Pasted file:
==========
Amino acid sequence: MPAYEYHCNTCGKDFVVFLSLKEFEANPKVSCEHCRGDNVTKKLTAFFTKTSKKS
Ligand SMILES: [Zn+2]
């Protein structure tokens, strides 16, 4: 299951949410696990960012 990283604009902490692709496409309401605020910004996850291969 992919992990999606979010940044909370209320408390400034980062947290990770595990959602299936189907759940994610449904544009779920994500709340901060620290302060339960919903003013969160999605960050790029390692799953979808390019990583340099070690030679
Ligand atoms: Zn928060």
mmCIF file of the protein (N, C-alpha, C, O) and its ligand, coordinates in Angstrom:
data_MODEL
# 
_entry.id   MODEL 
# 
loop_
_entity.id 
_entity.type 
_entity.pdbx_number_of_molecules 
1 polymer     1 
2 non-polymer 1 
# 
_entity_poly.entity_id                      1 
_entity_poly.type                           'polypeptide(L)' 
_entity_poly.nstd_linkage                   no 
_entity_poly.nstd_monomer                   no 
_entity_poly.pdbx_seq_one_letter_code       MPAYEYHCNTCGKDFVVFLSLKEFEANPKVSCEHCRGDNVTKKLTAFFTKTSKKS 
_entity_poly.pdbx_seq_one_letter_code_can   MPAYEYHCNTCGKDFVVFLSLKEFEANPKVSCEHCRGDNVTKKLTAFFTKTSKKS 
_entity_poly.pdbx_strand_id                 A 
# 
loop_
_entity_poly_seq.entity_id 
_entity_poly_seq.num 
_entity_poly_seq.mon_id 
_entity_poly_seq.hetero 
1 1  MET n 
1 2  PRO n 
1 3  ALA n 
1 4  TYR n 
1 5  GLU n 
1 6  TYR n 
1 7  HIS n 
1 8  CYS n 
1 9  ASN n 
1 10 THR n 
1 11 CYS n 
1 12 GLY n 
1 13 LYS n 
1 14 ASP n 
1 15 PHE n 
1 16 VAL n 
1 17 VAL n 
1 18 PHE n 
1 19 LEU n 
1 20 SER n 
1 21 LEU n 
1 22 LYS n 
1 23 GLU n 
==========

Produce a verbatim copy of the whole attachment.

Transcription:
Amino acid sequence: MPAYEYHCNTCGKDFVVFLSLKEFEANPKVSCEHCRGDNVTKKLTAFFTKTSKKS
Ligand SMILES: [Zn+2]
């Protein structure tokens, strides 16, 4: 299951949410696990960012 990283604009902490692709496409309401605020910004996850291969 992919992990999606979010940044909370209320408390400034980062947290990770595990959602299936189907759940994610449904544009779920994500709340901060620290302060339960919903003013969160999605960050790029390692799953979808390019990583340099070690030679
Ligand atoms: Zn928060």
mmCIF file of the protein (N, C-alpha, C, O) and its ligand, coordinates in Angstrom:
data_MODEL
# 
_entry.id   MODEL 
# 
loop_
_entity.id 
_entity.type 
_entity.pdbx_number_of_molecules 
1 polymer     1 
2 non-polymer 1 
# 
_entity_poly.entity_id                      1 
_entity_poly.type                           'polypeptide(L)' 
_entity_poly.nstd_linkage                   no 
_entity_poly.nstd_monomer                   no 
_entity_poly.pdbx_seq_one_letter_code       MPAYEYHCNTCGKDFVVFLSLKEFEANPKVSCEHCRGDNVTKKLTAFFTKTSKKS 
_entity_poly.pdbx_seq_one_letter_code_can   MPAYEYHCNTCGKDFVVFLSLKEFEANPKVSCEHCRGDNVTKKLTAFFTKTSKKS 
_entity_poly.pdbx_strand_id                 A 
# 
loop_
_entity_poly_seq.entity_id 
_entity_poly_seq.num 
_entity_poly_seq.mon_id 
_entity_poly_seq.hetero 
1 1  MET n 
1 2  PRO n 
1 3  ALA n 
1 4  TYR n 
1 5  GLU n 
1 6  TYR n 
1 7  HIS n 
1 8  CYS n 
1 9  ASN n 
1 10 THR n 
1 11 CYS n 
1 12 GLY n 
1 13 LYS n 
1 14 ASP n 
1 15 PHE n 
1 16 VAL n 
1 17 VAL n 
1 18 PHE n 
1 19 LEU n 
1 20 SER n 
1 21 LEU n 
1 22 LYS n 
1 23 GLU n 